> I think Dale is right here. The difference between GPL and LGPL has
> nothing to do with the rights of the original author, and has nothing to
> do with creating new versions of a code.
Perhaps, but more importantly, it seems to address 'who' is allowed to use
the existing code. "Proprietary
Programs" may not stay proprietary if they use libraries covered by the
Ordinary GPL. They must use
libraries covered under the LGPL.
> The GPL permits the users of the program for the normal thigs the
> is for, for free of charge, even for commercial use (for example with a
> drowing program you can drawings that you sell later).
For "normal" things -- programs yes; libraries no. I think GNU's logic
here is that programs generate stuff
and then dissappear. Libraries, on the other hand, are included verbatim
in the generated product (resulting
executable file). Hence, parts of them are in the final commercial
product that gets shipped.
> The GPL strict in a way that if you modify the program, or take a peace
> code from the program, and create a brand new program, than that program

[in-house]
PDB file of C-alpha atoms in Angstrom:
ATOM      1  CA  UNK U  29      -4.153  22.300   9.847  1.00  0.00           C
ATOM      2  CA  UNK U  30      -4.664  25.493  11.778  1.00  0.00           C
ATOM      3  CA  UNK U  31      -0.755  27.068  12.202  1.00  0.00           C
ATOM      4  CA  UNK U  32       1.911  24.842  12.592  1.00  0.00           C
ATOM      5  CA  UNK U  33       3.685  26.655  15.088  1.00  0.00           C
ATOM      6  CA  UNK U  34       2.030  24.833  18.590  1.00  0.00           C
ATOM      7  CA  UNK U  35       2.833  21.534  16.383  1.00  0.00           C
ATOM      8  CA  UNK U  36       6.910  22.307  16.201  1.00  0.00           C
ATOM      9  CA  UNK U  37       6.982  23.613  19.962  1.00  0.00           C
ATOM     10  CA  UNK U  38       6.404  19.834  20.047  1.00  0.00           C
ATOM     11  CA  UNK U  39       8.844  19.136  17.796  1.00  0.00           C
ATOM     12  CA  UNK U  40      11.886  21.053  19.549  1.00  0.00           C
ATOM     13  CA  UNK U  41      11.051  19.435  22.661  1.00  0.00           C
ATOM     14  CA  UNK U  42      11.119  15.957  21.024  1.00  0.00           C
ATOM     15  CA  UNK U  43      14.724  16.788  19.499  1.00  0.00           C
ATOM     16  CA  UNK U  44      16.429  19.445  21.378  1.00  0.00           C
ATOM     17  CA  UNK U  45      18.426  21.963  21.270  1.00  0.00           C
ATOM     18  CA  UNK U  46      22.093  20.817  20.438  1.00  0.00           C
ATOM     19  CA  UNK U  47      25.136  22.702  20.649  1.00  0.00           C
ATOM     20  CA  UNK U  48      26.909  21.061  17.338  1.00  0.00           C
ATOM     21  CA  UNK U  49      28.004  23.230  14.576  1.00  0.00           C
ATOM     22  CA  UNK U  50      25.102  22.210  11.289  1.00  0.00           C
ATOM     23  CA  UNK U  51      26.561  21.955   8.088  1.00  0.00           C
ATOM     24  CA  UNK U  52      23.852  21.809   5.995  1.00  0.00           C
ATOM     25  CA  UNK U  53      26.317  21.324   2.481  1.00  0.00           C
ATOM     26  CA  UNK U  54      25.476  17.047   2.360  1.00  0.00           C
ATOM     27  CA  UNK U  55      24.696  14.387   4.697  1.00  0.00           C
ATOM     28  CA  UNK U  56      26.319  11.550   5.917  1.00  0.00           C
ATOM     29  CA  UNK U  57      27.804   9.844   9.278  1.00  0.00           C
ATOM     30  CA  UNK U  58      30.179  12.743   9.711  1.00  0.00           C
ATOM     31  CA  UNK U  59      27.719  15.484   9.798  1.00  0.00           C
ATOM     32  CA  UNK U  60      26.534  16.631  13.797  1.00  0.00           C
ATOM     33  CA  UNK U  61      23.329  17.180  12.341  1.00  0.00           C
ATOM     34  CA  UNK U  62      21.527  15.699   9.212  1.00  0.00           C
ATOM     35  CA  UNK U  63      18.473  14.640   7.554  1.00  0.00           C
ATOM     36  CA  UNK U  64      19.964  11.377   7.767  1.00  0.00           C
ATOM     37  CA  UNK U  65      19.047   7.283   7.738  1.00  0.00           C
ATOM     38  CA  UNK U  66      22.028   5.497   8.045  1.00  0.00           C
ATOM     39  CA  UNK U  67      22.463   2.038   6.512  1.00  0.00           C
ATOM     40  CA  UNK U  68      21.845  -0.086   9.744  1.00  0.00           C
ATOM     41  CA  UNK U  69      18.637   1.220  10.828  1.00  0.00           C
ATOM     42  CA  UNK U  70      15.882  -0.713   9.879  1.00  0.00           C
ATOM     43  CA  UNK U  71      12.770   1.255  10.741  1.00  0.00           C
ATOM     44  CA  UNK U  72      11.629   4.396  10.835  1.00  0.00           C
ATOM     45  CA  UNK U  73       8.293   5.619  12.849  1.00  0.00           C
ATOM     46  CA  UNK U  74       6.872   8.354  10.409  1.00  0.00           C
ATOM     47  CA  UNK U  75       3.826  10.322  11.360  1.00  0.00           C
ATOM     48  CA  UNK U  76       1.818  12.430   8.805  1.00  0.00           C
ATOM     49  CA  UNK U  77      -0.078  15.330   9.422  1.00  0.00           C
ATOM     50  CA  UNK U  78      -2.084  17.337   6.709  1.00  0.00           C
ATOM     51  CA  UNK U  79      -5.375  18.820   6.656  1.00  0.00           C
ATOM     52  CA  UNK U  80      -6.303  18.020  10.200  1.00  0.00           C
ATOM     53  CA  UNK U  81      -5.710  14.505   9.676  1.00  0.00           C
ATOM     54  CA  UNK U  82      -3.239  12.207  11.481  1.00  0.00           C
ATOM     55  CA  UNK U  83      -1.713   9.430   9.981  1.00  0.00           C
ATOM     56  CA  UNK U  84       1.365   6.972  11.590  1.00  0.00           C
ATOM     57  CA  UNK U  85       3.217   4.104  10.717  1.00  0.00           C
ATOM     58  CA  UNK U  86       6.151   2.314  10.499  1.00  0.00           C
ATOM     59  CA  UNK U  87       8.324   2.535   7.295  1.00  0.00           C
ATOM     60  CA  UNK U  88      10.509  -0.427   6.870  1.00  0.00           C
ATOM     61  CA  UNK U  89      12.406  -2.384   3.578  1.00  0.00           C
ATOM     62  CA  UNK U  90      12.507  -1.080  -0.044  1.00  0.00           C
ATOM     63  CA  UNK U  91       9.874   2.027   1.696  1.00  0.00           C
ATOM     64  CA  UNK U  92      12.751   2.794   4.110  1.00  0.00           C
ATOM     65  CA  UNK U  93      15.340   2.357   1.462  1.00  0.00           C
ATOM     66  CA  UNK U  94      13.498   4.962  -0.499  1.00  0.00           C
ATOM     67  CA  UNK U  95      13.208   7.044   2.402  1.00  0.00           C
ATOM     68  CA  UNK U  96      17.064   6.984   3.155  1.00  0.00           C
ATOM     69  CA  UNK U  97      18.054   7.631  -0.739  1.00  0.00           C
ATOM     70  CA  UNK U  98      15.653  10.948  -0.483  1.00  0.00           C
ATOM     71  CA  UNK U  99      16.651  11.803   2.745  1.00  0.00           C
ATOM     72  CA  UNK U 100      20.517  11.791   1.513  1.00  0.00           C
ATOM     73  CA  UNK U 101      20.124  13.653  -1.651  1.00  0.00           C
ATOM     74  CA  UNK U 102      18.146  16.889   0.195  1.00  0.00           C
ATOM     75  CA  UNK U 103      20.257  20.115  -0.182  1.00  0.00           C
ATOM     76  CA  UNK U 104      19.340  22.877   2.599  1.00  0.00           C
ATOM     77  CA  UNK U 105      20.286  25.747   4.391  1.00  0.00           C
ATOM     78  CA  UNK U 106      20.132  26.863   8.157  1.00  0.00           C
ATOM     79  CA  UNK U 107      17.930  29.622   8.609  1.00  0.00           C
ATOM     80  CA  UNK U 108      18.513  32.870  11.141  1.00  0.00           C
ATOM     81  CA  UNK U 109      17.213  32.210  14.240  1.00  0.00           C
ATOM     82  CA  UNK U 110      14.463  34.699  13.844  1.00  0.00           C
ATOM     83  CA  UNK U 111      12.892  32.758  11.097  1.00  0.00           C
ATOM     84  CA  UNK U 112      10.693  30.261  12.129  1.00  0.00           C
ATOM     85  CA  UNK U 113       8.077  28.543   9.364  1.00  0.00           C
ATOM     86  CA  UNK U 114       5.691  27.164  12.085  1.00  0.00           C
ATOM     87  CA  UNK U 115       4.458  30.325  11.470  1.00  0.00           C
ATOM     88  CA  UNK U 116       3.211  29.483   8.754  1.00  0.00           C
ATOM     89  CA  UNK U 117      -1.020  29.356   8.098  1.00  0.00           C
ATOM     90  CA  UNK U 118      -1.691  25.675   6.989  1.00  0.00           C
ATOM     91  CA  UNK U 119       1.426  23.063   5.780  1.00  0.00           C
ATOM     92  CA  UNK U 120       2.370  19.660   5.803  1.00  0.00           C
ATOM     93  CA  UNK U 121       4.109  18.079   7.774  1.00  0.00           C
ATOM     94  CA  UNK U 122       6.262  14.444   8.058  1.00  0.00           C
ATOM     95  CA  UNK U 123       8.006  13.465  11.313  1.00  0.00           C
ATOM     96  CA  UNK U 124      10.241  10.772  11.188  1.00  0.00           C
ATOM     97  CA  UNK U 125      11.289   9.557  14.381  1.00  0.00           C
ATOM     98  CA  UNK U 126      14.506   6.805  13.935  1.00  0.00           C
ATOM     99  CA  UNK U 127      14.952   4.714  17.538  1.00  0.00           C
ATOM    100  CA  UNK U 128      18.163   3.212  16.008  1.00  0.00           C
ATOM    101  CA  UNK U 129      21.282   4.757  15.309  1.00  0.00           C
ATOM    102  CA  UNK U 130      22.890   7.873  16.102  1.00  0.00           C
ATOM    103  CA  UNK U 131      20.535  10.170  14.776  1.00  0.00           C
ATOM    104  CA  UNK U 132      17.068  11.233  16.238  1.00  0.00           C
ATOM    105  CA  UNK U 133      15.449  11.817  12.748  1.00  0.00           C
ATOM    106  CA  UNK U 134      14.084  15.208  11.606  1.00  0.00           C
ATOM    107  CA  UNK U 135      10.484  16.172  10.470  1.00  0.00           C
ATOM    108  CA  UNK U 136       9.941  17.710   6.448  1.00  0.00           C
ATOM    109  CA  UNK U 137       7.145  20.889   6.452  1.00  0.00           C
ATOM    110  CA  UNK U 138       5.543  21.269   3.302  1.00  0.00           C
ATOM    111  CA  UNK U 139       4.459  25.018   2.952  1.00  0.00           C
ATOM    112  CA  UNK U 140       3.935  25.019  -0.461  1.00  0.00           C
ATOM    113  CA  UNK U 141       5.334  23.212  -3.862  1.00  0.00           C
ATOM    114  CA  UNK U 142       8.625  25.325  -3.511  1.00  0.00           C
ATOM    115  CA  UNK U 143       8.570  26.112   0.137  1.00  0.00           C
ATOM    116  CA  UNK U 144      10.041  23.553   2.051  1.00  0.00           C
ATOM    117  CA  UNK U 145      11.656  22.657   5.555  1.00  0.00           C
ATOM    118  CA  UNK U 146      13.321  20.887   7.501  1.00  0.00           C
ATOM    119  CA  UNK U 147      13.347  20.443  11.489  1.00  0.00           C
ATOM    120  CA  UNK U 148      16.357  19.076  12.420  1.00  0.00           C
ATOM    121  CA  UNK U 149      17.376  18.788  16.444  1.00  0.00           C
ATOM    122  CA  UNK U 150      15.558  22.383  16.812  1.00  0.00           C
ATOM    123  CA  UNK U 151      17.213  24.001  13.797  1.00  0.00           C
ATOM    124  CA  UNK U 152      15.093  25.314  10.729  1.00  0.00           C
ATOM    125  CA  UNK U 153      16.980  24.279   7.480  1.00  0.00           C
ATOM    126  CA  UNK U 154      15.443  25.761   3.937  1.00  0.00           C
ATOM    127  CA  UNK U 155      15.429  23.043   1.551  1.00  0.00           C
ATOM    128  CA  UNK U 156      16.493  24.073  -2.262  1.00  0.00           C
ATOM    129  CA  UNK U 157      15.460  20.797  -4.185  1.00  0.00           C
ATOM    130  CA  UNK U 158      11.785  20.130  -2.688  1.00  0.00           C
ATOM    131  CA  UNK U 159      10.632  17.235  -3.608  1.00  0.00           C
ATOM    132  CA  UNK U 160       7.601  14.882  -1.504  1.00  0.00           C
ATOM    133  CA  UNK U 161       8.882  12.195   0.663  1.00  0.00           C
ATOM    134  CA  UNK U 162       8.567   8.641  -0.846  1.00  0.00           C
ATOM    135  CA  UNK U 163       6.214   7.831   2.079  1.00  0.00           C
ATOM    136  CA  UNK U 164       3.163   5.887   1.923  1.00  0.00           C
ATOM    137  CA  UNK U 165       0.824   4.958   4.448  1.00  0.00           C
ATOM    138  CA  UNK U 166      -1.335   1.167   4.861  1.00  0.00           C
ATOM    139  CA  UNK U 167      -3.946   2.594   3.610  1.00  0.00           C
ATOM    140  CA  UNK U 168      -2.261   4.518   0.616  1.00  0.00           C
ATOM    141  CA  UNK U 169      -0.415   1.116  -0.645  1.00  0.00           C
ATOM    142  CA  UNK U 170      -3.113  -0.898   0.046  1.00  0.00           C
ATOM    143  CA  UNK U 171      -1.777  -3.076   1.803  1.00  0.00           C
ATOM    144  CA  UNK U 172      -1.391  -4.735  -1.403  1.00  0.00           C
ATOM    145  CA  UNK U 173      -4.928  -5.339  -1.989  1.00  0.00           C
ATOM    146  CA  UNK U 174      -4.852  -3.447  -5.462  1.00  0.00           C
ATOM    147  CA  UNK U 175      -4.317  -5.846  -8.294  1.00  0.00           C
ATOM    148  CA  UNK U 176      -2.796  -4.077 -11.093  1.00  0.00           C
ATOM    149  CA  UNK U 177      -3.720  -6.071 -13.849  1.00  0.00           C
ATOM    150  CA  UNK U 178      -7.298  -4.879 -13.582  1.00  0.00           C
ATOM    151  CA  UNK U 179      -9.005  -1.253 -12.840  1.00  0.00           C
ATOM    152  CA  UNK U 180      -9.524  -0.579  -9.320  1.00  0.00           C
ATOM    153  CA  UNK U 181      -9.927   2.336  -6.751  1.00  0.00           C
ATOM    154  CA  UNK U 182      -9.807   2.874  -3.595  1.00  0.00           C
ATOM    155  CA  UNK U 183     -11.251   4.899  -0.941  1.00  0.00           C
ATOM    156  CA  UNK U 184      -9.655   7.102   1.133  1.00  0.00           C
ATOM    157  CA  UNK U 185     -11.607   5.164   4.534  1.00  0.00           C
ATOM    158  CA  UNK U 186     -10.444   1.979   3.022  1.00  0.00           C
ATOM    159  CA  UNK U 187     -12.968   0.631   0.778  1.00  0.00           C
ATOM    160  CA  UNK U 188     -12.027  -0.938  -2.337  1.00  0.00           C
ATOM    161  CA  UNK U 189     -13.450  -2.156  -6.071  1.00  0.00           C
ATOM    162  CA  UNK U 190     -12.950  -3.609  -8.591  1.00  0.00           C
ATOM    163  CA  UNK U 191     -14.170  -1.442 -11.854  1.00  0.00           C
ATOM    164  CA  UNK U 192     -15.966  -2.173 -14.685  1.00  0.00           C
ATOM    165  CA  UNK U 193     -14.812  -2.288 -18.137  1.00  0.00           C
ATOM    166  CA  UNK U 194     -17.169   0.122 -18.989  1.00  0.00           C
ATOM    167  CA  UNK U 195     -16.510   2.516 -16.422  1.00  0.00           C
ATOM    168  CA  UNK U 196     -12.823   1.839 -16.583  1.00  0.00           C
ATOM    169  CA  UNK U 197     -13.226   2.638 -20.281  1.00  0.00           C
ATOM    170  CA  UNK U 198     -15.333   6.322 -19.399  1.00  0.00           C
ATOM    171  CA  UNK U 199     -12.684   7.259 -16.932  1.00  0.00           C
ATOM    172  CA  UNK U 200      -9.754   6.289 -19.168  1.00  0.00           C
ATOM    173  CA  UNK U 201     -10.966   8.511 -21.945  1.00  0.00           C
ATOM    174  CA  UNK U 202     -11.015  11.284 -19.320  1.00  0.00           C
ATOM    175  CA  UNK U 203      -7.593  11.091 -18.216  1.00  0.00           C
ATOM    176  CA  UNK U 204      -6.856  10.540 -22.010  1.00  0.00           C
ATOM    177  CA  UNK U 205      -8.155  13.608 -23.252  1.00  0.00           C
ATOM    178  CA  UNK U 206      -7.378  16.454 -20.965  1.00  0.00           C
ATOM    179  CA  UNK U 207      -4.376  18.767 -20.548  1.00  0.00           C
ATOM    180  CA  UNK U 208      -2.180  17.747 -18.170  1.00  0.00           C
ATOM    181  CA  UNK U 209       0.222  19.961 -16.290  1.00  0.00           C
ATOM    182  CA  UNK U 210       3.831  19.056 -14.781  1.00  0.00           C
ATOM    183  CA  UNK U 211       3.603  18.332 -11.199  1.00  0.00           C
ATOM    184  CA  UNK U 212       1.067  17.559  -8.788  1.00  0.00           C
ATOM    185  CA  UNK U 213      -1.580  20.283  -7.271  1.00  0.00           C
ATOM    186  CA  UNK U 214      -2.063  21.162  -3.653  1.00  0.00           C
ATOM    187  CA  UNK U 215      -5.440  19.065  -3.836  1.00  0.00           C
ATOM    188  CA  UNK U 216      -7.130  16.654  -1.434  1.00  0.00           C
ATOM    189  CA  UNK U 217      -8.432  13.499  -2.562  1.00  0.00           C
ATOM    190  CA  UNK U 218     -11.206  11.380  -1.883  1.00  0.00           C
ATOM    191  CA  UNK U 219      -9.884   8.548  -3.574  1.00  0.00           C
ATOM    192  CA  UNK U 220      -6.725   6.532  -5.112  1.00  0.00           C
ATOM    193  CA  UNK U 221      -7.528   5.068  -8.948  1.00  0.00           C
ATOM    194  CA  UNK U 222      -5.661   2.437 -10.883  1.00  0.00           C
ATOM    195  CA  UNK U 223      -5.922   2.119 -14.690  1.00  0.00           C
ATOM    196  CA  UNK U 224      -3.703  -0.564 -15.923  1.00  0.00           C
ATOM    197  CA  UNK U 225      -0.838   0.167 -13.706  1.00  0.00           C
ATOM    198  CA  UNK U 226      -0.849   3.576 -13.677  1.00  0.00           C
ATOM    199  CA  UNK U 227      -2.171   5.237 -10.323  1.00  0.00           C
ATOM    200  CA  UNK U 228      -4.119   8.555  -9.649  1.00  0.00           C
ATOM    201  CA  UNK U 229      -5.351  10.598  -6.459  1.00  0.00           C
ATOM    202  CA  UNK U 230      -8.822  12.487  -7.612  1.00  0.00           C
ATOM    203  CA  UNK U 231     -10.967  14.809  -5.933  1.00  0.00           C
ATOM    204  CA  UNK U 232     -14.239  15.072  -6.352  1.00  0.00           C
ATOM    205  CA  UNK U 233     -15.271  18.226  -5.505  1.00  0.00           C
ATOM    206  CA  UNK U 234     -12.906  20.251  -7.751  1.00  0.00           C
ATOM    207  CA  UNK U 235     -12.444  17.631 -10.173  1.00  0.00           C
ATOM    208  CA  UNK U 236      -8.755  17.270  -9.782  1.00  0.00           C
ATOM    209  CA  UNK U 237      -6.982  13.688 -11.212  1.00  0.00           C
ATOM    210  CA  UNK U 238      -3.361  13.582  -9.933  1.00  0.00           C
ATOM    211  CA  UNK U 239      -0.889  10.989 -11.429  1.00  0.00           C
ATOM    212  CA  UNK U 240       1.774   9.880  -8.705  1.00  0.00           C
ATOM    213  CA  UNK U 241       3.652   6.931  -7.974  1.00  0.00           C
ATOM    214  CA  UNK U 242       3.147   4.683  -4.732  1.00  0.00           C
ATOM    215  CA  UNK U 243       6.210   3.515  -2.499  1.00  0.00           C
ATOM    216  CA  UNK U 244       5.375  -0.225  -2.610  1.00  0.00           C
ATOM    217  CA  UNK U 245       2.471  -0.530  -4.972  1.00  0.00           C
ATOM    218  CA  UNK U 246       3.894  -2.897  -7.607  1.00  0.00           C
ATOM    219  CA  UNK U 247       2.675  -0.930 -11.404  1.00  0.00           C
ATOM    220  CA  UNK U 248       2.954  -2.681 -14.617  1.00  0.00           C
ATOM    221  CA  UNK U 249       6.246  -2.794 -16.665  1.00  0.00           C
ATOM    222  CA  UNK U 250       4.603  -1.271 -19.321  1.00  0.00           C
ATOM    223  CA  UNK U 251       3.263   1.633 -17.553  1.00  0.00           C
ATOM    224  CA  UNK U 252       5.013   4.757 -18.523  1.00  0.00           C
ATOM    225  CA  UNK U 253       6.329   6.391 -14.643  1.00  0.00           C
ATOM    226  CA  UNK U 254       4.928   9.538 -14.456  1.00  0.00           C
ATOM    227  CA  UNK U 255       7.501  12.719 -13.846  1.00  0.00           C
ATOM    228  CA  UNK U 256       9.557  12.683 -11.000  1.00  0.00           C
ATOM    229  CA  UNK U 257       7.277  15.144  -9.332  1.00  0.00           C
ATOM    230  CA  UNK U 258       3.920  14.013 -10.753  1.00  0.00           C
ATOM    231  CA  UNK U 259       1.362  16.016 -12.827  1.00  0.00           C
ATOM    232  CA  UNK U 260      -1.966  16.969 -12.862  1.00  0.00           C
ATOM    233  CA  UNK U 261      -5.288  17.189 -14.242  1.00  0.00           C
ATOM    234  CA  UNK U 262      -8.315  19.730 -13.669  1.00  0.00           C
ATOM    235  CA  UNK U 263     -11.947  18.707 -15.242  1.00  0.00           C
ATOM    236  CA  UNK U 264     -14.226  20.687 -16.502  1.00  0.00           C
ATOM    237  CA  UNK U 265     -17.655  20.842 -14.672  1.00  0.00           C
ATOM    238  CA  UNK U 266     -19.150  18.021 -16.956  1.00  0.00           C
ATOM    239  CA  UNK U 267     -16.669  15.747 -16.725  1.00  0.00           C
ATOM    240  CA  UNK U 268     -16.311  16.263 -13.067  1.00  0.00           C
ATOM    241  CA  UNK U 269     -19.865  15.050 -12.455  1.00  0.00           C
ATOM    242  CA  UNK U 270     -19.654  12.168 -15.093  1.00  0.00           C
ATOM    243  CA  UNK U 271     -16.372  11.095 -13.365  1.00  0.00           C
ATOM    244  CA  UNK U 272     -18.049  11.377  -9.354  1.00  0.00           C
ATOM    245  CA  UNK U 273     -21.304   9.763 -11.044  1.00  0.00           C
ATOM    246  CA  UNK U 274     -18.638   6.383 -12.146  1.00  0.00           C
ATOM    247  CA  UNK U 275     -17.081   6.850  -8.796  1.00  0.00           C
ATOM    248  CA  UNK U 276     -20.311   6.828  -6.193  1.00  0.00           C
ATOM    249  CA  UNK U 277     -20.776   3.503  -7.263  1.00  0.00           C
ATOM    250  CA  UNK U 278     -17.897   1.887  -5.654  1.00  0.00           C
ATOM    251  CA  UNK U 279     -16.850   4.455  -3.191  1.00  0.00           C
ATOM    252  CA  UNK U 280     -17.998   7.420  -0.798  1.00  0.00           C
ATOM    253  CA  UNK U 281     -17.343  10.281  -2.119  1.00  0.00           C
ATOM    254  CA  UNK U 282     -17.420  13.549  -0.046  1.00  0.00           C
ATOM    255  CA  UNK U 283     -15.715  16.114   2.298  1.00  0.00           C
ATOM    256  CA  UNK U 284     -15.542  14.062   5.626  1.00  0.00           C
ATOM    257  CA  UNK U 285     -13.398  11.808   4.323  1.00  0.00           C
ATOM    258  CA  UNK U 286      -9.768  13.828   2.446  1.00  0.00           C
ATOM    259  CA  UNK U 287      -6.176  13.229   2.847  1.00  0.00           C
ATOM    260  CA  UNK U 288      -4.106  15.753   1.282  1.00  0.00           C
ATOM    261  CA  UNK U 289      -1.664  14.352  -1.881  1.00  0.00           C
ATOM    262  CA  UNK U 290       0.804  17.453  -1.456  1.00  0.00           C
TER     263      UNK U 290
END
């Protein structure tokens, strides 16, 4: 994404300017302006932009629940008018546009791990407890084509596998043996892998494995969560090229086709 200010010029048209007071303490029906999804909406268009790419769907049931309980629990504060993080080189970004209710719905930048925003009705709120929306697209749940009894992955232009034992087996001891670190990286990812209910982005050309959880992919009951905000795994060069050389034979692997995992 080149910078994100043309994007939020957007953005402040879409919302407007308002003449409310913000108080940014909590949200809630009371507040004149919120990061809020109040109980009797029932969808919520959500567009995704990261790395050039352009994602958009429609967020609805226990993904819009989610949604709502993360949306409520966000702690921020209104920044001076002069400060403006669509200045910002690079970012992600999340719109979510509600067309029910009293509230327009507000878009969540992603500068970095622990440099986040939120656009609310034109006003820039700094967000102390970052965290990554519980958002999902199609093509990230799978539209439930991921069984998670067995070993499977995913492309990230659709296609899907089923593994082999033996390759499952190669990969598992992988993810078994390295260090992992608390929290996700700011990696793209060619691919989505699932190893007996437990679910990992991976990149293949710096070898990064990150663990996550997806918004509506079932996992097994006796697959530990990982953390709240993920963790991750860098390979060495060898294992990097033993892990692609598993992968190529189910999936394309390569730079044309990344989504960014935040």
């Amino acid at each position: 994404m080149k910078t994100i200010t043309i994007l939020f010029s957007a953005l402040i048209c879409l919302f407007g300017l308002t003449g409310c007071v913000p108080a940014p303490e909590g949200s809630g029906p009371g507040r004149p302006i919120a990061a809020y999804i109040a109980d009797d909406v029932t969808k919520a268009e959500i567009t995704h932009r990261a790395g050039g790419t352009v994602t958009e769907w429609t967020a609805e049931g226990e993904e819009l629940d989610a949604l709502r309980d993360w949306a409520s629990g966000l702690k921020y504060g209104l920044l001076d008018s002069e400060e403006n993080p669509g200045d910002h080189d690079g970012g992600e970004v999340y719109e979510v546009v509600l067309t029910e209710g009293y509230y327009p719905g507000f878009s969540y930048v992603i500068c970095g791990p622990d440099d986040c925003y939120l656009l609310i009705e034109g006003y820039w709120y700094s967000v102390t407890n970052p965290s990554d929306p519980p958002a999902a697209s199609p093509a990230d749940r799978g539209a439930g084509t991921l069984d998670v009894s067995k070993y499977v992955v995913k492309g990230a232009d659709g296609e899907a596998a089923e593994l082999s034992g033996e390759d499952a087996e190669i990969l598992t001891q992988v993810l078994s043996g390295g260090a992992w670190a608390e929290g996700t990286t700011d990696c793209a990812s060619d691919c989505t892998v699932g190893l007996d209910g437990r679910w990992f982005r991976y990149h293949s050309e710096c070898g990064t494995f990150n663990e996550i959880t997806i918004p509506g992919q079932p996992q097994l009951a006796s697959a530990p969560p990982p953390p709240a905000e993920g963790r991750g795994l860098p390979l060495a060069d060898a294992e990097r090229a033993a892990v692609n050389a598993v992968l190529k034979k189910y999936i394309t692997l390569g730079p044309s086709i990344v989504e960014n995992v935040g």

> inherit the GPL license.
True. The implication of this is that the Ordinary GPL, of which you
speak, when applied to these
libraries, requires that "Proprietary Programs" be made into "Free
Programs". Hence, though a commercial
proprietary program may use a library under the Ordinary GPL, they must
then release ALL of the source code
of their program. I believe that this is part of the "viral" nature of
the Ordinary GPL as spoken of in earlier
postings. Hence the need for the LGPL. Expecially when it comes to
commercially using 'gcc'.
> The same is for compilers. With OBC you can compile your commerciale
> because that is the normal use of a compiler (compile other apps), but
> you take a peace of code from OBC and use it in your app, than you must
> licence your app under GPL.
Compilers are a little tricky because they link in libraries. From
reading the info at that link, if you
use an Ordinary GPL library (and it is not clear to me what the difference
would be between the code of
OBC and a "library" provided by OBC), you must then provide source for
your entire program. Hence, if
Dale provides his code to OBC as a "library" (whatever that means) using
the Ordinary GPL, and your
program links against it, your entire program is now tainted and becomes
> But what is the situation with libraries? The normal use of libraries is
> including them in other apps! Here is a contradiction! From one point of
> view, it is the _use_ of the library, and as that, it is free even for
> commercial use. But from the other point of view it is inclusion of a
> piece of code from the library, and that mean the new program must be
> under GPL. That what has made clear in LGPL.
I think that this is incorrect. As I read that link, that is made clear
in the Ordinary GPL, not the LGPL.